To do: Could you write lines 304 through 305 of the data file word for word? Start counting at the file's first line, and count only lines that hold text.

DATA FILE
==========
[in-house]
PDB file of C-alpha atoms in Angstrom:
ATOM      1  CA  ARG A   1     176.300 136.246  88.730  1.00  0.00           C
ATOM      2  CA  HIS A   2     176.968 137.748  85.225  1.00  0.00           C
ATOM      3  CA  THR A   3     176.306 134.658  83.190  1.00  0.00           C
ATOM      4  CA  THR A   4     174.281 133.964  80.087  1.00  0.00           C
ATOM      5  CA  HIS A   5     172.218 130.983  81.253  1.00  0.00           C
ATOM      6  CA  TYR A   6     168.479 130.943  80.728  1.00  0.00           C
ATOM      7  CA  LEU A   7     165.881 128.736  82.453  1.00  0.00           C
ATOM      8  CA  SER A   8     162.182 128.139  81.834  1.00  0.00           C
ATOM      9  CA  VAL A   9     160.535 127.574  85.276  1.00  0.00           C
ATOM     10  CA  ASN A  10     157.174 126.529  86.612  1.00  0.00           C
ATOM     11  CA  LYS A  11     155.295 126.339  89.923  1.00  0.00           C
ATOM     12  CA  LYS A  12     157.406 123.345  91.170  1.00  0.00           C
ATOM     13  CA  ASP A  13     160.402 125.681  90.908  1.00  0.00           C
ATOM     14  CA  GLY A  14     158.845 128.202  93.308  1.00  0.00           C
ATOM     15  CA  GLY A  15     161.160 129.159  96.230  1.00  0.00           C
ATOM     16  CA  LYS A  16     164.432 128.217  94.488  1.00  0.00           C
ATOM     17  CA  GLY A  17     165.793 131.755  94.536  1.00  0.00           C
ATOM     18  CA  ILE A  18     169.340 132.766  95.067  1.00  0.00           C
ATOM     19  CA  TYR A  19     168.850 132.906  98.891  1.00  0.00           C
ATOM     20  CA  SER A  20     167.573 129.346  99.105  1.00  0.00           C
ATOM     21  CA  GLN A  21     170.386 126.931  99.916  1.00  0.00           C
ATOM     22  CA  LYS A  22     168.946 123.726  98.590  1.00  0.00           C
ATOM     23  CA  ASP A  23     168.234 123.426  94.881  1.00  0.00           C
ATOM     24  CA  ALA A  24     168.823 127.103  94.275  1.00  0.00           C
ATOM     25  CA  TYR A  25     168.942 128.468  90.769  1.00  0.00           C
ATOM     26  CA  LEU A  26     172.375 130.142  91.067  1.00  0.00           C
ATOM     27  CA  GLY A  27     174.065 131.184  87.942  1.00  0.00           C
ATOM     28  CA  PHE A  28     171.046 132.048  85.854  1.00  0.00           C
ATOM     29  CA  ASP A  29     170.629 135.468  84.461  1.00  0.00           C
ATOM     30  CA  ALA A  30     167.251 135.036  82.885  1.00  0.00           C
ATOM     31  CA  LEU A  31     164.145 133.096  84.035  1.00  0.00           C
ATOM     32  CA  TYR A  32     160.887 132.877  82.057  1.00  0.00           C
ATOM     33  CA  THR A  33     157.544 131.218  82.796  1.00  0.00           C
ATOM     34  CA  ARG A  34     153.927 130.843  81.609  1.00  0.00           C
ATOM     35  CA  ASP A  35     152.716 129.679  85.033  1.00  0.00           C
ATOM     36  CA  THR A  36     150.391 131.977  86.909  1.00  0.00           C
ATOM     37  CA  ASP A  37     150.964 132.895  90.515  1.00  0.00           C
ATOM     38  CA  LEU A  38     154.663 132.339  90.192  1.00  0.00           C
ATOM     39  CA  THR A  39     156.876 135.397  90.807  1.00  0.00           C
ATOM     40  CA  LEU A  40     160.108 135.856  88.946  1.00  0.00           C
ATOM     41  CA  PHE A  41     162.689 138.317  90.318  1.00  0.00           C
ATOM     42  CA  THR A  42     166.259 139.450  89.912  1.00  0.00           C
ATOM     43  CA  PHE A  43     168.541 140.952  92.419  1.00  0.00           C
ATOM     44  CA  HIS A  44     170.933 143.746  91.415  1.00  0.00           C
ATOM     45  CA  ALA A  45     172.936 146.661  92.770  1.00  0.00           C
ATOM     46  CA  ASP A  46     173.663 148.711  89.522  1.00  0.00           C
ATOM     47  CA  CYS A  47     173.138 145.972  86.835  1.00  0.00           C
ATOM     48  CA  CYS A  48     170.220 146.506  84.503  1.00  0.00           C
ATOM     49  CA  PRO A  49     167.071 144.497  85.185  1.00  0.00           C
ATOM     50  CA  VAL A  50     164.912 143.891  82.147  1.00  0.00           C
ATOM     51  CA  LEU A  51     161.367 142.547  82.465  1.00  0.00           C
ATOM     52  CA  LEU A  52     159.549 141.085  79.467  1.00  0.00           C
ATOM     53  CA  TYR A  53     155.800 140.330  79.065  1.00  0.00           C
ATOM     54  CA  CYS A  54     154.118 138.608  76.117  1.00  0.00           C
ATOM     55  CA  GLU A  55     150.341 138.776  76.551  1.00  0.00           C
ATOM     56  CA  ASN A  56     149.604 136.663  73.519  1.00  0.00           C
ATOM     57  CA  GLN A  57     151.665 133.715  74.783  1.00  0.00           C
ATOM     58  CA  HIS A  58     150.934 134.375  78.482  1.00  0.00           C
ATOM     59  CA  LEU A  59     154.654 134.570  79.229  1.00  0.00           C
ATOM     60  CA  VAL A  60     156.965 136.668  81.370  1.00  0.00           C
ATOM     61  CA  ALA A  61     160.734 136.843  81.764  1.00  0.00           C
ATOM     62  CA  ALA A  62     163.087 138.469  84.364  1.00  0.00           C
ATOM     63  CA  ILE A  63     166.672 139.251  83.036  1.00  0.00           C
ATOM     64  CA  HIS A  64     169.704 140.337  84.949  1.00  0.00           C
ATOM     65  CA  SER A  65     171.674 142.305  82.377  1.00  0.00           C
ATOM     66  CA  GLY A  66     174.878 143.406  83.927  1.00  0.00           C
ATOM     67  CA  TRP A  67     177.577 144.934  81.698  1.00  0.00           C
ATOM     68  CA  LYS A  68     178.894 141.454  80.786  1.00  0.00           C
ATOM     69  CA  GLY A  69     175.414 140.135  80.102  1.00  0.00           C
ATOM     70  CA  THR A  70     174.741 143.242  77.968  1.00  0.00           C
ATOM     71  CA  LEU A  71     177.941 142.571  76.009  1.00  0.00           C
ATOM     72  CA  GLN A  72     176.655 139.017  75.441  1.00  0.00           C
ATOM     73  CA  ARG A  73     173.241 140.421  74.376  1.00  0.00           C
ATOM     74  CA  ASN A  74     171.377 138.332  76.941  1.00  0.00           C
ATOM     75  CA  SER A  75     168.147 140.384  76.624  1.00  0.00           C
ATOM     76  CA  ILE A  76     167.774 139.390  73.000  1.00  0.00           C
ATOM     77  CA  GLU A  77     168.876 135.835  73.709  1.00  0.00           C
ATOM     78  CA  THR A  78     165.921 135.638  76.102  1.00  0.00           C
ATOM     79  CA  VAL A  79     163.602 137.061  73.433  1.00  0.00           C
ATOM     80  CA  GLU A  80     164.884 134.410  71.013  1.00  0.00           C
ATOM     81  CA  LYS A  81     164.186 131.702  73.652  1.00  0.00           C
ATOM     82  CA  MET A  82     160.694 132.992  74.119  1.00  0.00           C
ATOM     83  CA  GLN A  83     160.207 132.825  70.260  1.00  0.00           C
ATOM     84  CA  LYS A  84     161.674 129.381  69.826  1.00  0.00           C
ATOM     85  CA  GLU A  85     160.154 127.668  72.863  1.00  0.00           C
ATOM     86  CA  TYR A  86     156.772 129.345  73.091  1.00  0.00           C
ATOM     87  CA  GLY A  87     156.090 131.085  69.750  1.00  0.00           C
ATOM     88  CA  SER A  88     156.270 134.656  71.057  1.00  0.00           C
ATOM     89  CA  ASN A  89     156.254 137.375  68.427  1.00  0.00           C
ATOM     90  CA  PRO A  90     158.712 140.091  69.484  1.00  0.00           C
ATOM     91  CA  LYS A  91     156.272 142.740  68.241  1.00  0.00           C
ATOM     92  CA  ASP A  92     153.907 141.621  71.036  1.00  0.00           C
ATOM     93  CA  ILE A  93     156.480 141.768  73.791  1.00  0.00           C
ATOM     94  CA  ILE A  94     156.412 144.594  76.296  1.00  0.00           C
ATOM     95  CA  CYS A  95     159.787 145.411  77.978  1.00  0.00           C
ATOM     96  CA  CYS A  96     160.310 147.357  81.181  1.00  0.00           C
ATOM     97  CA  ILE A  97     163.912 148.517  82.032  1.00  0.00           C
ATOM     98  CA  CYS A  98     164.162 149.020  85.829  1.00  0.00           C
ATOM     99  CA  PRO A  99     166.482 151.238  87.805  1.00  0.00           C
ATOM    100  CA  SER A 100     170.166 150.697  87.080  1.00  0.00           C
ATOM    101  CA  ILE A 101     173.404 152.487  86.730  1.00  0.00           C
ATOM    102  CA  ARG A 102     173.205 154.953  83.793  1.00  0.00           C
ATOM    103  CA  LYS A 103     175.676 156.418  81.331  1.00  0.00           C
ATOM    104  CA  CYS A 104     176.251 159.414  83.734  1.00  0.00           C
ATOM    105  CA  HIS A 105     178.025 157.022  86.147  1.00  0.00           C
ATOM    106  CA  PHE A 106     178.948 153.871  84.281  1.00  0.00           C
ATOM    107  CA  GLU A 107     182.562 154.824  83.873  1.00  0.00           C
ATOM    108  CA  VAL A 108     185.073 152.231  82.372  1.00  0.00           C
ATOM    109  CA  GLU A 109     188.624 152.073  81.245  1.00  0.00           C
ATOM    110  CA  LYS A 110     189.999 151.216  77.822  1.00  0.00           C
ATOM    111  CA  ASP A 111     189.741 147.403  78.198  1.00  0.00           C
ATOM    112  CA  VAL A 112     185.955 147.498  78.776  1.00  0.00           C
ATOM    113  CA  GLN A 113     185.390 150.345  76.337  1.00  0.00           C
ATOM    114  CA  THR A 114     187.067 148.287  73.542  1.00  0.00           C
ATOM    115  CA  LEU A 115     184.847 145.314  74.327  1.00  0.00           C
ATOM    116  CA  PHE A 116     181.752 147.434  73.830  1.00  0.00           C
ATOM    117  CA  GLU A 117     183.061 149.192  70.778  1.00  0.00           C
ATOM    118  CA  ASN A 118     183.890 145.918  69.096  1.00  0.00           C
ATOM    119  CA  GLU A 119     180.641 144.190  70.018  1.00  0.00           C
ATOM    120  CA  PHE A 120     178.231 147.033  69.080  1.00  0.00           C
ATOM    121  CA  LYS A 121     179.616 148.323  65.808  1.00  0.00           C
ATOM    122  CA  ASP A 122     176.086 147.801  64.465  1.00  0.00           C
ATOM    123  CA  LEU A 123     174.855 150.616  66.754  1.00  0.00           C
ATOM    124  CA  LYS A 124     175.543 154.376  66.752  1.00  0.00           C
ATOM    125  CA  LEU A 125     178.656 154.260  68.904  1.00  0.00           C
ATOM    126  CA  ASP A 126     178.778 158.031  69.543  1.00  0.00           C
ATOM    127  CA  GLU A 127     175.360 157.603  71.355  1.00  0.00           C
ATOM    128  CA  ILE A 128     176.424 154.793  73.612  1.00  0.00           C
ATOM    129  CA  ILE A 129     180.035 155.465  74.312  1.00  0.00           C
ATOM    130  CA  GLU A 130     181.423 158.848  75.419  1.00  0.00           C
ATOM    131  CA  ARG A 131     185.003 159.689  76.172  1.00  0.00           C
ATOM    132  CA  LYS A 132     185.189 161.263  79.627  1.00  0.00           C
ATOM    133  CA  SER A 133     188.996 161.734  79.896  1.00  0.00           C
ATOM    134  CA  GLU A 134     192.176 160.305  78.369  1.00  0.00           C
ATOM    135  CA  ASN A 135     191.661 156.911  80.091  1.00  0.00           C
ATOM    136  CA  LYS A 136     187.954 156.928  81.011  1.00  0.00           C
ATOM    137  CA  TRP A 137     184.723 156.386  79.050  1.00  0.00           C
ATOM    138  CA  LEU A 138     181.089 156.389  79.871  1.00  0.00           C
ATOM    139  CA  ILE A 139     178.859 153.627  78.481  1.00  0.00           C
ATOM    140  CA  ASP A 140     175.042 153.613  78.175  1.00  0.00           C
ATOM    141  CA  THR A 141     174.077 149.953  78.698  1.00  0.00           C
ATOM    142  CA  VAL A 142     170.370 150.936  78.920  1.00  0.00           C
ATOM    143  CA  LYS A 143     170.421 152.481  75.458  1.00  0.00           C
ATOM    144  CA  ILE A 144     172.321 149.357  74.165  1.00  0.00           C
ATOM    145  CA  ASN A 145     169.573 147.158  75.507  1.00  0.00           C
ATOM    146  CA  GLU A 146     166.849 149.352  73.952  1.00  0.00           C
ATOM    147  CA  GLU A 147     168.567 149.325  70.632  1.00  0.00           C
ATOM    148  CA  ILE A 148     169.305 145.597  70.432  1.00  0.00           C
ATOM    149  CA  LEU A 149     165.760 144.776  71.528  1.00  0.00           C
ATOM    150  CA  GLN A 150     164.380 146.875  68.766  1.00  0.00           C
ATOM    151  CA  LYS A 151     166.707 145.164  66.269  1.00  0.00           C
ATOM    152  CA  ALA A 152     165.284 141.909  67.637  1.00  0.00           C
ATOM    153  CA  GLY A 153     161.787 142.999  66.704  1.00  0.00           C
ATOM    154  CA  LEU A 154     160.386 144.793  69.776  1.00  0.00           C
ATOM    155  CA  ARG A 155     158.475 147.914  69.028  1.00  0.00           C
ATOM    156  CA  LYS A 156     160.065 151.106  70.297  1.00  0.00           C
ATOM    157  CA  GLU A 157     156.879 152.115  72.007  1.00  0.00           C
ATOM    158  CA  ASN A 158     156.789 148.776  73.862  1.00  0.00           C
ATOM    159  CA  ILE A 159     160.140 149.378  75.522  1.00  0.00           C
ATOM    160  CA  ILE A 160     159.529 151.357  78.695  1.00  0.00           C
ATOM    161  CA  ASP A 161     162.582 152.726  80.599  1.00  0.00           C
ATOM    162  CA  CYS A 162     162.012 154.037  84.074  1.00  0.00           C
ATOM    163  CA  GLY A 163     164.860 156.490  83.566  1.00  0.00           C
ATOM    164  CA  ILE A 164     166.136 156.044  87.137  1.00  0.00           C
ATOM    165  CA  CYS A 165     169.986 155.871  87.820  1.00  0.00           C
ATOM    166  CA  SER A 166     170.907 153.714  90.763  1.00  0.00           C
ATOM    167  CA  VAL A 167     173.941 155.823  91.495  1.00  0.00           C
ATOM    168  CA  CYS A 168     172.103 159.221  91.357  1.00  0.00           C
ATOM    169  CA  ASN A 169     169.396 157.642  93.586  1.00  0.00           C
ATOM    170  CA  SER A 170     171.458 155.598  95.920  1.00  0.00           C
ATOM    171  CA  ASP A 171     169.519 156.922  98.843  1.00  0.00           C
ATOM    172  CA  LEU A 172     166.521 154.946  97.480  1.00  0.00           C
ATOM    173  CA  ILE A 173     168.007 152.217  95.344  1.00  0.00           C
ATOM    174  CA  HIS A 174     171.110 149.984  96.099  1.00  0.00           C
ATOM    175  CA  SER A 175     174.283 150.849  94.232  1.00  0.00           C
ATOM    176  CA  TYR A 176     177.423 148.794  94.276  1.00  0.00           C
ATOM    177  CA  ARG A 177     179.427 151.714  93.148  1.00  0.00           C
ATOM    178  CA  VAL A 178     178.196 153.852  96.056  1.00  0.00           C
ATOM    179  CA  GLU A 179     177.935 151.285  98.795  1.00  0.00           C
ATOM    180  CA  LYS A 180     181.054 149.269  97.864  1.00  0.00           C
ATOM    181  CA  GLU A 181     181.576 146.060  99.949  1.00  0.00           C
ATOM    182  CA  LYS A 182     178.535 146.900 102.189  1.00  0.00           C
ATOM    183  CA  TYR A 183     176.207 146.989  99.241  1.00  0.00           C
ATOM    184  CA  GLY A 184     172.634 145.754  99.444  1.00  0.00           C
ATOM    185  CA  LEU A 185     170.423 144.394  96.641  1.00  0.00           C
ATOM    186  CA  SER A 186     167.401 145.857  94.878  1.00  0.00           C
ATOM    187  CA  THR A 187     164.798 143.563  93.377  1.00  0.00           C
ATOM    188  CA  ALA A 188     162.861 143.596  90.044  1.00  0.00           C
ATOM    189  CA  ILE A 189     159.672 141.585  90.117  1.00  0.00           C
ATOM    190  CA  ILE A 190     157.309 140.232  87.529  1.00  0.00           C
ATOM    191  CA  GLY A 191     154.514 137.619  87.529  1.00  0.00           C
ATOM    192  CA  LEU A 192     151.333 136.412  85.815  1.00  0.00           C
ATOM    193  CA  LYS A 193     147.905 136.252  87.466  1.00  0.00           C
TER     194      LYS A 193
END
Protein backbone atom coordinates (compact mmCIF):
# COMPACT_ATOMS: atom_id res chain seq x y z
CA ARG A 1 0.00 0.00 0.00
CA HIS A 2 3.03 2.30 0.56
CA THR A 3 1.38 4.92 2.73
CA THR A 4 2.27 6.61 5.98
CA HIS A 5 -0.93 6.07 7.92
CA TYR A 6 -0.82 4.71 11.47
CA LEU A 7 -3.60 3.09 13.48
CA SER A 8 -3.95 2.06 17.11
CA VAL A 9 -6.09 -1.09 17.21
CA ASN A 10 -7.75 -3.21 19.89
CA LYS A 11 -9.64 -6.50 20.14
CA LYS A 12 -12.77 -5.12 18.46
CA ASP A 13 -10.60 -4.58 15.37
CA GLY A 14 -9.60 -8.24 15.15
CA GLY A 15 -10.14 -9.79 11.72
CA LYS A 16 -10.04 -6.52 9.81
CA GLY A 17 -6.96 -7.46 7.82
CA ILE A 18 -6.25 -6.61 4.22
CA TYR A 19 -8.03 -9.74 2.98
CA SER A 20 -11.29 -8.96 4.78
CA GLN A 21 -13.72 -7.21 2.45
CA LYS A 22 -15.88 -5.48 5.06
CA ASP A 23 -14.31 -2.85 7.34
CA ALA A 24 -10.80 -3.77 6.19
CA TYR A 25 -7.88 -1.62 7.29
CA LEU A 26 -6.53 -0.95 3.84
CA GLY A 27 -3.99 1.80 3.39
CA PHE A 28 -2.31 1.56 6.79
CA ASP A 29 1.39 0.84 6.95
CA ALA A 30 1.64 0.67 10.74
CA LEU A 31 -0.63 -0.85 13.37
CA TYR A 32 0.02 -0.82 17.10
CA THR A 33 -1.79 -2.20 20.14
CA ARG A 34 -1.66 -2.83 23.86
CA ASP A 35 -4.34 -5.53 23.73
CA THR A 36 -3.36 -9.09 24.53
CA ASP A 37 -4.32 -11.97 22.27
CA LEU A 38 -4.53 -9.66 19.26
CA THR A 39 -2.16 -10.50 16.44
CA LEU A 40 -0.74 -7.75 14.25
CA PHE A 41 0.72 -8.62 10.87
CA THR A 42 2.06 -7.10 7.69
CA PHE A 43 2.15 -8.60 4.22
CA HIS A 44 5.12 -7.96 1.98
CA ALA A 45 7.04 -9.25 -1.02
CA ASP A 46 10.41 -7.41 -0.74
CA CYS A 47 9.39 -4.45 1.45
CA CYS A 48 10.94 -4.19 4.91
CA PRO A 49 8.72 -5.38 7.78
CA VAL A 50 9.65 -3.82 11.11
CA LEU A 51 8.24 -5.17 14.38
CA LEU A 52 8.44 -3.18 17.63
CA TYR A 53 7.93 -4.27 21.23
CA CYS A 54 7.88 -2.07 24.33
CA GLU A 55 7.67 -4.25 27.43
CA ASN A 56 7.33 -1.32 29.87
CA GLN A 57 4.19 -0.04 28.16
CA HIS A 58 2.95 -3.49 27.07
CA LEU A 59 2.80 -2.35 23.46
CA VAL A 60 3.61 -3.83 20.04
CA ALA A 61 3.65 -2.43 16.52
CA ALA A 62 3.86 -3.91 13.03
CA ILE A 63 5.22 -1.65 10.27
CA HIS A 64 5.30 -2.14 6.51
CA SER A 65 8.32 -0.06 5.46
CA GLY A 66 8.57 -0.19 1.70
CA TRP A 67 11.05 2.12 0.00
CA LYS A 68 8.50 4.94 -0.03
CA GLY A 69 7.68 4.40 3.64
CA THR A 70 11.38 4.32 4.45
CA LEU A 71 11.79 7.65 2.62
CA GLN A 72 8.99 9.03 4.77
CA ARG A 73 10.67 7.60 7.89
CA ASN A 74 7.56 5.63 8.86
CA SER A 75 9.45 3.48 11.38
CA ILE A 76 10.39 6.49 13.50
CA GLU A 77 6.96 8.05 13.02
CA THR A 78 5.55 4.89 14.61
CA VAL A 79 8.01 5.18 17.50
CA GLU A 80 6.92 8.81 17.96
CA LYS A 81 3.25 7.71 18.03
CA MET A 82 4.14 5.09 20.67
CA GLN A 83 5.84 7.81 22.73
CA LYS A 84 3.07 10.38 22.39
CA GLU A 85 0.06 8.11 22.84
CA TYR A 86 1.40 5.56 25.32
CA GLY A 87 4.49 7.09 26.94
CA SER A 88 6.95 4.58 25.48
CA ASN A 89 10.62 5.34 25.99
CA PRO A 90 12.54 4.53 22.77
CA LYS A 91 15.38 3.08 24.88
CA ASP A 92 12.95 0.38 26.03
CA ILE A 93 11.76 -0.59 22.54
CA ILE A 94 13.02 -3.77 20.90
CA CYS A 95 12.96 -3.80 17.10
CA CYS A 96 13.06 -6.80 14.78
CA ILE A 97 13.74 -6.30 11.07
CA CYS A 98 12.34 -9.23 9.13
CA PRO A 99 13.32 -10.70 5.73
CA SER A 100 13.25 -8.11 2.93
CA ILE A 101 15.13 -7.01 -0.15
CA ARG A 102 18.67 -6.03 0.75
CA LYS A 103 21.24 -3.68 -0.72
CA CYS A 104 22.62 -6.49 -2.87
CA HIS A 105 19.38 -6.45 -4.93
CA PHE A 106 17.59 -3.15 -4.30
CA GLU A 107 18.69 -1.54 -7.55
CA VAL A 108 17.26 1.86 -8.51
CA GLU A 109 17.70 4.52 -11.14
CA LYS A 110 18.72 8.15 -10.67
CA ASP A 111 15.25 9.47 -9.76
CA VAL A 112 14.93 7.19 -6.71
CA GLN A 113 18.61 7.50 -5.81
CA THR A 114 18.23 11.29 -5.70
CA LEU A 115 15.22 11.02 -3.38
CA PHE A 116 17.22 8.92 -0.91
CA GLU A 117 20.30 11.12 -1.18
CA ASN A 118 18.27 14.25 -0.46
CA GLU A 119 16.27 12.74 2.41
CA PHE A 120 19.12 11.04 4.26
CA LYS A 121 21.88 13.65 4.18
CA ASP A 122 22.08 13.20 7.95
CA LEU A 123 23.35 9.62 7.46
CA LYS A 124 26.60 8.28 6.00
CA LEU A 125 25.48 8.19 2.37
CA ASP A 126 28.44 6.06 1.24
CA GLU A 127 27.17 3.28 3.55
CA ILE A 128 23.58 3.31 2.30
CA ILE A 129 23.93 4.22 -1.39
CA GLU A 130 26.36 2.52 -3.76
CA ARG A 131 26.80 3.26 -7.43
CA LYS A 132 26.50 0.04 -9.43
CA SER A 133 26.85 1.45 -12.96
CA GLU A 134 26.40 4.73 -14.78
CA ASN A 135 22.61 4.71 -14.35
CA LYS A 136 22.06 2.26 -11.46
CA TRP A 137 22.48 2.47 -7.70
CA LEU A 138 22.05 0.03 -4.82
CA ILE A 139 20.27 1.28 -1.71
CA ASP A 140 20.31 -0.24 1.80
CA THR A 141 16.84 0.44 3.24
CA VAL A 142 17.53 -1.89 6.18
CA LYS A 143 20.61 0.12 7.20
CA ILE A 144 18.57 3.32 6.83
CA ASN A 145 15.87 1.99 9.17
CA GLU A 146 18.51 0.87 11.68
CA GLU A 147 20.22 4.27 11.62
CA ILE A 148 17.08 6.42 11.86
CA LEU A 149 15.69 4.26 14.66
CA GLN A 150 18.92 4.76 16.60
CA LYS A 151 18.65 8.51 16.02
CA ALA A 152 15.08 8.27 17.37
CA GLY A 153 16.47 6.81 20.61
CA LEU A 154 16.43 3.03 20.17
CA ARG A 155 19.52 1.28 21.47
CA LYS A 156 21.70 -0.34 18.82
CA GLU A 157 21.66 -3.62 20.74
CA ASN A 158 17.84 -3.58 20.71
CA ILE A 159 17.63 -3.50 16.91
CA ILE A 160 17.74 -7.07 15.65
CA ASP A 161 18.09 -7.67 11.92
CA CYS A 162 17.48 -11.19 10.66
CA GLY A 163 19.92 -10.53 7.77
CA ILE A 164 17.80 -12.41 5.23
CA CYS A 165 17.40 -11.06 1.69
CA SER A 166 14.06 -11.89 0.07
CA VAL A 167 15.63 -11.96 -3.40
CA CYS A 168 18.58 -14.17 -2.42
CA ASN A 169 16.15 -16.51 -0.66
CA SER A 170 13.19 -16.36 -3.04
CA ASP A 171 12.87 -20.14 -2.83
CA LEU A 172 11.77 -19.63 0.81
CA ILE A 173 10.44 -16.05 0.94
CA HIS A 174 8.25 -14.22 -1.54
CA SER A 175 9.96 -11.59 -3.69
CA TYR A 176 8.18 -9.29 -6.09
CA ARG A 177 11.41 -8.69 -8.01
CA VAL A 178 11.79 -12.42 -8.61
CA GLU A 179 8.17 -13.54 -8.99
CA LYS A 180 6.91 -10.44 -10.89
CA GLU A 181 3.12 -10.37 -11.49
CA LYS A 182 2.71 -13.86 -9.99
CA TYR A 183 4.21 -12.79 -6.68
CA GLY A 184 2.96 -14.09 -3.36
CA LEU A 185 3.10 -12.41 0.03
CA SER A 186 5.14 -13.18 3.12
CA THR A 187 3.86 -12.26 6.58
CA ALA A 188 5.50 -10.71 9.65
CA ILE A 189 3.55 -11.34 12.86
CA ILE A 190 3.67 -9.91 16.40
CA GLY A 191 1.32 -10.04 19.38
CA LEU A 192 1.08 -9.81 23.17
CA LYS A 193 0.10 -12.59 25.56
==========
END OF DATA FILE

CA HIS A 105 19.38 -6.45 -4.93
CA PHE A 106 17.59 -3.15 -4.30